Methodology: Forty seven year female, diagnosed with Idiopathic subglottic stenosis, was seen pre and post-tailored cricoplasty. The patient underwent eighteen sessions of voice therapy. Pre-post-operative and post-therapy measures of Voice Handicap Index-10, Consensus Auditory Perceptual Evaluation – Voice, fundamental frequency, speaking fundamental frequency, perturbation measures like jitter, and shimmer were compared after therapy.
Results: All the above mentioned voice measures were affected negatively after surgery; however, the patient showed substantial improvement after therapy. Transgender therapy approach helped considerably in this improvement.
Conclusions: This is a single case study. The authors suggest that considering voice therapy before and after surgery may improve prognosis of patients’ voice and satisfaction of treatment.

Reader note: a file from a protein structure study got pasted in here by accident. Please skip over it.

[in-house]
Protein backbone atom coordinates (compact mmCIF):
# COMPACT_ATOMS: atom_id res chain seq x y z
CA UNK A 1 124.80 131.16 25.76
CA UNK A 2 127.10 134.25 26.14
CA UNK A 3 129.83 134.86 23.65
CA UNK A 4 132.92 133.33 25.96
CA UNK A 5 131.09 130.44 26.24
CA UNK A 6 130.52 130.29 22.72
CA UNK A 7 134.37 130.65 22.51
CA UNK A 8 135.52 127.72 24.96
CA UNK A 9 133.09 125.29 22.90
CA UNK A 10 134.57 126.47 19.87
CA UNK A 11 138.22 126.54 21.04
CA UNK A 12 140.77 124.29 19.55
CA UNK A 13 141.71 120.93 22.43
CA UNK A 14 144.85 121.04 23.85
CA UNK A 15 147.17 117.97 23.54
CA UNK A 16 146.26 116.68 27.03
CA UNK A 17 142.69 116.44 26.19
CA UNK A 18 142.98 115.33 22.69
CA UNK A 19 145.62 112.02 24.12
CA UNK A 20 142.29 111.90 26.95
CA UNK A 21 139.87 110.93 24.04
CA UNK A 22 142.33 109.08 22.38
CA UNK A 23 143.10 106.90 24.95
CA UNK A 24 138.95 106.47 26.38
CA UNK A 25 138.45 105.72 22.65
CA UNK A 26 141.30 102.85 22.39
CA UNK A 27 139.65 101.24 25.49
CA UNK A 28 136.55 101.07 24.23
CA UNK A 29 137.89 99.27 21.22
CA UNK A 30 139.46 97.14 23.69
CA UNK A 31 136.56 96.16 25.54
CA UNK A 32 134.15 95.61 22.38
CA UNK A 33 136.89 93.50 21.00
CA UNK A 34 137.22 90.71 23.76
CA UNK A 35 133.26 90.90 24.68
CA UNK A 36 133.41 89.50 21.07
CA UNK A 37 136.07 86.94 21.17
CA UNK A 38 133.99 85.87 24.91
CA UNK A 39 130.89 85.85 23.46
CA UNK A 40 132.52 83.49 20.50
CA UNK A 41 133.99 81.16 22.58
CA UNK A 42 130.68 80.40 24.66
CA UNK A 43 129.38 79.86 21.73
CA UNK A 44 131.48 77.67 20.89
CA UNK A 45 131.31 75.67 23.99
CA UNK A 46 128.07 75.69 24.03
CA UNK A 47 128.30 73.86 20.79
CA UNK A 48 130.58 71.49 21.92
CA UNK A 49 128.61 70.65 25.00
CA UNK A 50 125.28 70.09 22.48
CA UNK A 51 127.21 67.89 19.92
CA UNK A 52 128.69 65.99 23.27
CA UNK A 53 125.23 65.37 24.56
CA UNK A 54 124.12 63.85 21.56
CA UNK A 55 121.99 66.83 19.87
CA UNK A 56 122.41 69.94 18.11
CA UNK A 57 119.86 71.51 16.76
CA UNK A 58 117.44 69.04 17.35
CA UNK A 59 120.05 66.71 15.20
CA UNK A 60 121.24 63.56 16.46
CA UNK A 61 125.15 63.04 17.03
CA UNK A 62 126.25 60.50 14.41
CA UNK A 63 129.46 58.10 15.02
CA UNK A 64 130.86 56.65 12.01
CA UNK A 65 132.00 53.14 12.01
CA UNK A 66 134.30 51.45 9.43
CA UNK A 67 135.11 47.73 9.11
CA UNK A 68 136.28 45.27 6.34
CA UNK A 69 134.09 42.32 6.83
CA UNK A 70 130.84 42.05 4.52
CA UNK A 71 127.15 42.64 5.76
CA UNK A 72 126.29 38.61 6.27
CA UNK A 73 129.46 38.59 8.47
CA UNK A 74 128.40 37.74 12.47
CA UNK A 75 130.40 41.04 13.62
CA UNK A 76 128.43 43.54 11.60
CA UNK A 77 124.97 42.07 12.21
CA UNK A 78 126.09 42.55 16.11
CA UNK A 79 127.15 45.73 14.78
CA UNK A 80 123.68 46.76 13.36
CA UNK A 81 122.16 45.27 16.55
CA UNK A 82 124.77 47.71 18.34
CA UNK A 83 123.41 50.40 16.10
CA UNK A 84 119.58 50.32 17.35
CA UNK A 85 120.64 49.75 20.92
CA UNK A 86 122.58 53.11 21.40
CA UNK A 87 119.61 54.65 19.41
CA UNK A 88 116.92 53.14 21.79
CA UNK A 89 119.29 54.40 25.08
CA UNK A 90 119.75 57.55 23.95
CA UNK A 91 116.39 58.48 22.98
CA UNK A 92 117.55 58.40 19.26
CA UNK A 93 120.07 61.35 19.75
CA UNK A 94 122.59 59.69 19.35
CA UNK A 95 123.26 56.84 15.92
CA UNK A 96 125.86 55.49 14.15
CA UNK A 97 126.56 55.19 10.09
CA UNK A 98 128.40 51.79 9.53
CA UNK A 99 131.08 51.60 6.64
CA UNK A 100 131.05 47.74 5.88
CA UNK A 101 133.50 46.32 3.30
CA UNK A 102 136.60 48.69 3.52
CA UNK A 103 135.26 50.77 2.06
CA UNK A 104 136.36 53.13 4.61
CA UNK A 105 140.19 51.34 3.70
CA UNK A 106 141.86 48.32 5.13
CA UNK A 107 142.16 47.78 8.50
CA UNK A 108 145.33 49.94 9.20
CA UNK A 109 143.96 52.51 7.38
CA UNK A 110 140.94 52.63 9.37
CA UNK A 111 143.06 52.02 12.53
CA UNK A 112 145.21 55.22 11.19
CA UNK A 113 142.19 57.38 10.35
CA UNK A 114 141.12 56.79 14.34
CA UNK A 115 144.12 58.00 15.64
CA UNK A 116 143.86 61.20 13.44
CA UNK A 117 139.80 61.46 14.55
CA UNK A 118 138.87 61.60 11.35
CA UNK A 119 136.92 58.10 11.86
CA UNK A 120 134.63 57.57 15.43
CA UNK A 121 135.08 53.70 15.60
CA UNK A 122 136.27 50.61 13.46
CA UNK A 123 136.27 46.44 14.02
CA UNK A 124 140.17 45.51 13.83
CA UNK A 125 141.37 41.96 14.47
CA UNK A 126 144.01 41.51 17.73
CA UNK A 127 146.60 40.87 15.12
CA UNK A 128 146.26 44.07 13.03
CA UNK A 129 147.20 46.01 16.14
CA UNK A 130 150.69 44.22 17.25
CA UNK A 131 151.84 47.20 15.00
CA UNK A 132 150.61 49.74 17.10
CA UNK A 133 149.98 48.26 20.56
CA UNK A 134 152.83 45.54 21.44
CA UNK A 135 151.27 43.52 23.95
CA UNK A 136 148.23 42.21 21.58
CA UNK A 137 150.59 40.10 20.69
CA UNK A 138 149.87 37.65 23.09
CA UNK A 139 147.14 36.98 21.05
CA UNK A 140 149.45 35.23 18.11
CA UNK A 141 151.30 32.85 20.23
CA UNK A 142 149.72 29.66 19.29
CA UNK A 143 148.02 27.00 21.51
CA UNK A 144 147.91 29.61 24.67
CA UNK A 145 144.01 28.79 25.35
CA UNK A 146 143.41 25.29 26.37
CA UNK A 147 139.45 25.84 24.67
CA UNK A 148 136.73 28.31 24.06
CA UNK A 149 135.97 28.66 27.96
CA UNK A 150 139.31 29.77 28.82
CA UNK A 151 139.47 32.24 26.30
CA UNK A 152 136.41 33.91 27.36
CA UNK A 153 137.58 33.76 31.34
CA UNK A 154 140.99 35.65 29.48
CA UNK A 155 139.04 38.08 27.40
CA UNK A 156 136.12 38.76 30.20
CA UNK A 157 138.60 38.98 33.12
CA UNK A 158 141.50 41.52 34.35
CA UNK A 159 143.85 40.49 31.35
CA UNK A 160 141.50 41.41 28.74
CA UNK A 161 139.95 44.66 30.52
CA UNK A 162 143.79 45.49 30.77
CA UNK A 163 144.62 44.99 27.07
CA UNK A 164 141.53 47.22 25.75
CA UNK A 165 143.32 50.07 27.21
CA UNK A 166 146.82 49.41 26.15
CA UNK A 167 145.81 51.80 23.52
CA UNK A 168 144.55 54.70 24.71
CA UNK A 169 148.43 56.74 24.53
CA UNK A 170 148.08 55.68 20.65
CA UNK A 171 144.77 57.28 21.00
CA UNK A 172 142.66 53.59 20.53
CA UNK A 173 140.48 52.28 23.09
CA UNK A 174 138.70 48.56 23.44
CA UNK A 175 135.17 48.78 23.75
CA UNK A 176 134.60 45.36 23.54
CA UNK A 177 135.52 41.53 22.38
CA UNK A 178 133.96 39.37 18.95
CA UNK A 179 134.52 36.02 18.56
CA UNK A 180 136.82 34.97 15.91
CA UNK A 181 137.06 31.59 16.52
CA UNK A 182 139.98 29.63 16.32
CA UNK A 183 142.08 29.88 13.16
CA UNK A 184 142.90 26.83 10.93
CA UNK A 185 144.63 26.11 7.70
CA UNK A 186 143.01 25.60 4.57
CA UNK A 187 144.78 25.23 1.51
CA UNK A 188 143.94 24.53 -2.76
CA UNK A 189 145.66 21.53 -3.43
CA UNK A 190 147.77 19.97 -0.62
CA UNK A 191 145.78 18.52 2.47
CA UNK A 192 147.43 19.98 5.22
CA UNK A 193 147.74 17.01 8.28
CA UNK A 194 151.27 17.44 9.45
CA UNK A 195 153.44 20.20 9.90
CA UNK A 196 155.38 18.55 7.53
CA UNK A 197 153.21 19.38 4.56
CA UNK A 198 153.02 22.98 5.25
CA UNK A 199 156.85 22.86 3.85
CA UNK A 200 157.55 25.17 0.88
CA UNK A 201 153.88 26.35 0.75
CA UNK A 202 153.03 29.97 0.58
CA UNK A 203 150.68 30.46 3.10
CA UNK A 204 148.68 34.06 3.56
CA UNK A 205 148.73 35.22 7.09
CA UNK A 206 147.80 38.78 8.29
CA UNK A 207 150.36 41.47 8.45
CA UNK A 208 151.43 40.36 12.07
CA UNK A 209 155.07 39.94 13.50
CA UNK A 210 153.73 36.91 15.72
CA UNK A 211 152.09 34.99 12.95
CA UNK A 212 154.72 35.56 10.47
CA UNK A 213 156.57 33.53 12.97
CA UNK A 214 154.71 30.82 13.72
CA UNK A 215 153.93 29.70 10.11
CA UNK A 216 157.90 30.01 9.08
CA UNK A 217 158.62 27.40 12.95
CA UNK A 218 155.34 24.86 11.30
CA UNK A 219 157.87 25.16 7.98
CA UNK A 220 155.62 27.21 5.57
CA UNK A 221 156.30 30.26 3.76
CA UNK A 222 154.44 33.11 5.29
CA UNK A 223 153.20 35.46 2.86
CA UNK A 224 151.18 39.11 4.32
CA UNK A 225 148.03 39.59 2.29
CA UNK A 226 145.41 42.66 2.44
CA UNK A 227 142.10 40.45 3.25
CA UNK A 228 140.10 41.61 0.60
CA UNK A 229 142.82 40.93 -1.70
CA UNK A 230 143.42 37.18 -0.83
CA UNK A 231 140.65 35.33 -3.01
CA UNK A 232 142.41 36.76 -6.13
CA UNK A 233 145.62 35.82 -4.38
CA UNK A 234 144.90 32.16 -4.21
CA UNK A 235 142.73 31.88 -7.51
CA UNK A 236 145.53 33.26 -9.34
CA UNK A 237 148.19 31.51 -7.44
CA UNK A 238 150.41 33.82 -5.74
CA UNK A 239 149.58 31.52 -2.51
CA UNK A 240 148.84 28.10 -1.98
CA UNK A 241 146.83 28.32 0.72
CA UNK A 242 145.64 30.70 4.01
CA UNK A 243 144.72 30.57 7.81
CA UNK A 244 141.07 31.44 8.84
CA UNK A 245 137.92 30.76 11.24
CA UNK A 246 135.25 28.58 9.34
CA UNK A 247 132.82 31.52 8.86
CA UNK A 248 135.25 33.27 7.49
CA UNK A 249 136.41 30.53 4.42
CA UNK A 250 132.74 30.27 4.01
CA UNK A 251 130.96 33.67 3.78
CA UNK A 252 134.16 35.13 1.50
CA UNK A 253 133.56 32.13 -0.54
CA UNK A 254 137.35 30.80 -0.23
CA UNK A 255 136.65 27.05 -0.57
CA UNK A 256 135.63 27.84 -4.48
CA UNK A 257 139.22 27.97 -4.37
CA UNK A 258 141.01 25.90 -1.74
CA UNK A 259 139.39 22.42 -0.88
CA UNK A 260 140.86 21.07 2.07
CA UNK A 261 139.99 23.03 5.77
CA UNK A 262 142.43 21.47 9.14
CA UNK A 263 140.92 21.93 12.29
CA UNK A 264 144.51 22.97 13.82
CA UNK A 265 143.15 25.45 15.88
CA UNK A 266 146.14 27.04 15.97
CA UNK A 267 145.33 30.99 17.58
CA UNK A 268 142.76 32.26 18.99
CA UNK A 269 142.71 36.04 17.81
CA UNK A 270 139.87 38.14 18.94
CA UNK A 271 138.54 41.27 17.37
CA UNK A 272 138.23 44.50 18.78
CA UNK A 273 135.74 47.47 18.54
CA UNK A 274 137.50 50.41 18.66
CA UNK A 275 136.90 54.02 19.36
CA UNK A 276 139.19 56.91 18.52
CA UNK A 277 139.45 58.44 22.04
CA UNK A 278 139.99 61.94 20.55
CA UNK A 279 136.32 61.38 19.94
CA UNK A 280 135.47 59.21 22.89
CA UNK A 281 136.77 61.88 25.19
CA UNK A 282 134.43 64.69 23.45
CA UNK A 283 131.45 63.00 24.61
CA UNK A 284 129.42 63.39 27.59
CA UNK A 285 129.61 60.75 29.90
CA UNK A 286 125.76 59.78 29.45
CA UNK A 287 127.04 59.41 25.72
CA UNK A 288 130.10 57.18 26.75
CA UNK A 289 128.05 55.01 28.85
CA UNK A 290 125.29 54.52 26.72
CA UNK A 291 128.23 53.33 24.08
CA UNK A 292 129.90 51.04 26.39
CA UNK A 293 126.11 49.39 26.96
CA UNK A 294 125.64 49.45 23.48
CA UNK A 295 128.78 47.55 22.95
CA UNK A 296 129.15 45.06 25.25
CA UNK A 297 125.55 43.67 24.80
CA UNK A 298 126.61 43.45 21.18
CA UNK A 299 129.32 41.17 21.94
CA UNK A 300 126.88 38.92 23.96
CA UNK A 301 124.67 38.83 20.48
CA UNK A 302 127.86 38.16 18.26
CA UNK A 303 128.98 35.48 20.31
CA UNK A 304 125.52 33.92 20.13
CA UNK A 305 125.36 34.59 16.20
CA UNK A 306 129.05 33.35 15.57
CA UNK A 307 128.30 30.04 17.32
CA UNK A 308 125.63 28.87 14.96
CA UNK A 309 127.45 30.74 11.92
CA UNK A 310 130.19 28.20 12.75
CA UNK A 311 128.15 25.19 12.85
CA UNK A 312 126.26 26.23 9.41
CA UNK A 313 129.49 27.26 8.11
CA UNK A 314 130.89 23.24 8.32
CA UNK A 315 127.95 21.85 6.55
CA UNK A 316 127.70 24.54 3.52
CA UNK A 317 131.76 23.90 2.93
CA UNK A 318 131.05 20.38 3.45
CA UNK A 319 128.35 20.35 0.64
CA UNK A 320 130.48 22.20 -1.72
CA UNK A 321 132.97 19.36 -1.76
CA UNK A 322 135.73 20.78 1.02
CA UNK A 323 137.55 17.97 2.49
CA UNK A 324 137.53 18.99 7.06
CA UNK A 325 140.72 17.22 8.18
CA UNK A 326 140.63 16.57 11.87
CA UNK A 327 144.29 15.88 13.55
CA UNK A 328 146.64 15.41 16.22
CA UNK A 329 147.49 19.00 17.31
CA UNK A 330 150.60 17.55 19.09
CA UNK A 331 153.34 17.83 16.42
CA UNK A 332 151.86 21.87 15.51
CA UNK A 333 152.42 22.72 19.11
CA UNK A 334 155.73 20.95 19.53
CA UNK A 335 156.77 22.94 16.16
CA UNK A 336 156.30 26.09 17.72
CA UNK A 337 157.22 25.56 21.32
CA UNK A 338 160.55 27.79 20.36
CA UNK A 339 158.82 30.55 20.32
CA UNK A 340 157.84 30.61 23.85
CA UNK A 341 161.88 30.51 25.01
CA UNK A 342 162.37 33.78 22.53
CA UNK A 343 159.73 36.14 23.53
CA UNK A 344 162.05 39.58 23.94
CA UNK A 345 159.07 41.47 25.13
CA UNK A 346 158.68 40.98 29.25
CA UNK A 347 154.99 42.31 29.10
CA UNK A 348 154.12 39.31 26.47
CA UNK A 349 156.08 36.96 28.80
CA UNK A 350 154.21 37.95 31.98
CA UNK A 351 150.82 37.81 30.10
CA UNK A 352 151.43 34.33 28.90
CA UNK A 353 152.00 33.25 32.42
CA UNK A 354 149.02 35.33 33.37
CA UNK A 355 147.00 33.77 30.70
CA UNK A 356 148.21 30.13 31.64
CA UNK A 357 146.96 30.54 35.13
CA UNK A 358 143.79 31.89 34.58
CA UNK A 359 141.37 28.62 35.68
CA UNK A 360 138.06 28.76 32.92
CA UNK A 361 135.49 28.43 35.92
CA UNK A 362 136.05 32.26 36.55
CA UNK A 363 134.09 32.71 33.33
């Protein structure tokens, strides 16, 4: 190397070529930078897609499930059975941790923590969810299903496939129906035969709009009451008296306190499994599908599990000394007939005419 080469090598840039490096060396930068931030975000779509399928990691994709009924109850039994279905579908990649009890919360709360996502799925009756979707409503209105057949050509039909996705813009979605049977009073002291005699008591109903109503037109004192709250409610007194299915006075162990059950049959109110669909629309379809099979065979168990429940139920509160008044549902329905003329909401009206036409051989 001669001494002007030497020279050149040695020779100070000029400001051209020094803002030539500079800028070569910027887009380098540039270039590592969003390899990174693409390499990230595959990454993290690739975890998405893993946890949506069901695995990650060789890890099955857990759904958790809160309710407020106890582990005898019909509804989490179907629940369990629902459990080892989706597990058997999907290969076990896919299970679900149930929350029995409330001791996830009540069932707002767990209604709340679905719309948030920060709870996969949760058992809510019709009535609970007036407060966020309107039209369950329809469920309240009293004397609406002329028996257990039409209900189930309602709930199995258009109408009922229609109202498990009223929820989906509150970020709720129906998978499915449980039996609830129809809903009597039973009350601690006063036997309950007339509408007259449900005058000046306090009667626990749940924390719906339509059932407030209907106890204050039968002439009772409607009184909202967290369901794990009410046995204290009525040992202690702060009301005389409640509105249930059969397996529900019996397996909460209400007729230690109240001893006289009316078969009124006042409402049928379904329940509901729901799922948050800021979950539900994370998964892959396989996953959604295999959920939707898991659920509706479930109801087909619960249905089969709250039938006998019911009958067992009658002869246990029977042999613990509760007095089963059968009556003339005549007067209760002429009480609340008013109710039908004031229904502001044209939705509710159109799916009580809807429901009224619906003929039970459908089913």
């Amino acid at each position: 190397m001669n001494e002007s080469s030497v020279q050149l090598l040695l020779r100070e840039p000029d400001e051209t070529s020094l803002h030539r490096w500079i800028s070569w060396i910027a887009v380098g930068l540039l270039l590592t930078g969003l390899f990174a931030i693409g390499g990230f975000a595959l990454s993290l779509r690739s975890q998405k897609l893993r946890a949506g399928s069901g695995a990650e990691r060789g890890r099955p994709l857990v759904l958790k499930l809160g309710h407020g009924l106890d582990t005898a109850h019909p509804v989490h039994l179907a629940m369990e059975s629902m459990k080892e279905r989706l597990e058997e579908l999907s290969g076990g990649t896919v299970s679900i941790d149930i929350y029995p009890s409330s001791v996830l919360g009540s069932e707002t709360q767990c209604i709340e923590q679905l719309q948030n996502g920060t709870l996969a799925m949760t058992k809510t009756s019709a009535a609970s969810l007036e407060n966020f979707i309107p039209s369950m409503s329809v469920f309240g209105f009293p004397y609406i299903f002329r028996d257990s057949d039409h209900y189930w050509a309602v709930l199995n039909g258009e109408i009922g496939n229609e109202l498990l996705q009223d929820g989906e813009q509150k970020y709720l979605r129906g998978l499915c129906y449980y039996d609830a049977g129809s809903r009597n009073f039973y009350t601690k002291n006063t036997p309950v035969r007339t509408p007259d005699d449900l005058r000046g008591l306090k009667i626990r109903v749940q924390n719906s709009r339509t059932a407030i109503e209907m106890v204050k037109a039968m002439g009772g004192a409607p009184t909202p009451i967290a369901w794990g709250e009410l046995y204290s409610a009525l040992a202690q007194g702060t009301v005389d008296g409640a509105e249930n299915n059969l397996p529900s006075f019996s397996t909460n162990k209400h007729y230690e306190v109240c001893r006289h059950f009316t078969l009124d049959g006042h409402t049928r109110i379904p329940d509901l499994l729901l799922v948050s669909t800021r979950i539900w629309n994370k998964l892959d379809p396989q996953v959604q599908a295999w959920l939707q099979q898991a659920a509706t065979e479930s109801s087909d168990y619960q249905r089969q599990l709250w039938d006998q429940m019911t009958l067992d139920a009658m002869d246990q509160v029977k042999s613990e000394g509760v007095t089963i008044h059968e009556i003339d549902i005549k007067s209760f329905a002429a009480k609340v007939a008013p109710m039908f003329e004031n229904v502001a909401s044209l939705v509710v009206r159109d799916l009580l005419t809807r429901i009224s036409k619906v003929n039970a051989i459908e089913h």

3.Surgical assessment and procedure
Subglottic stenosis, grouped under laryngotracheal stenosis is a life-threatening condition that restricts pulmonary ventilation.  Idiopathic subglottic stenosis (ISS) is a condition that is not associated with history of laryngotracheal injury, intubation, tracheostomy, autoimmune disorders, or iatrogenic incidents. ISS is arare, slowly progressive disorder that is limited to the cricoid and the first two tracheal rings, and mostly seen in Caucasian women between ages 30 and 50 years . Surgery is the highly sought after intervention due to the threat to breathing. Innovations in surgical techniques have improved the prognosis of patients with ISS.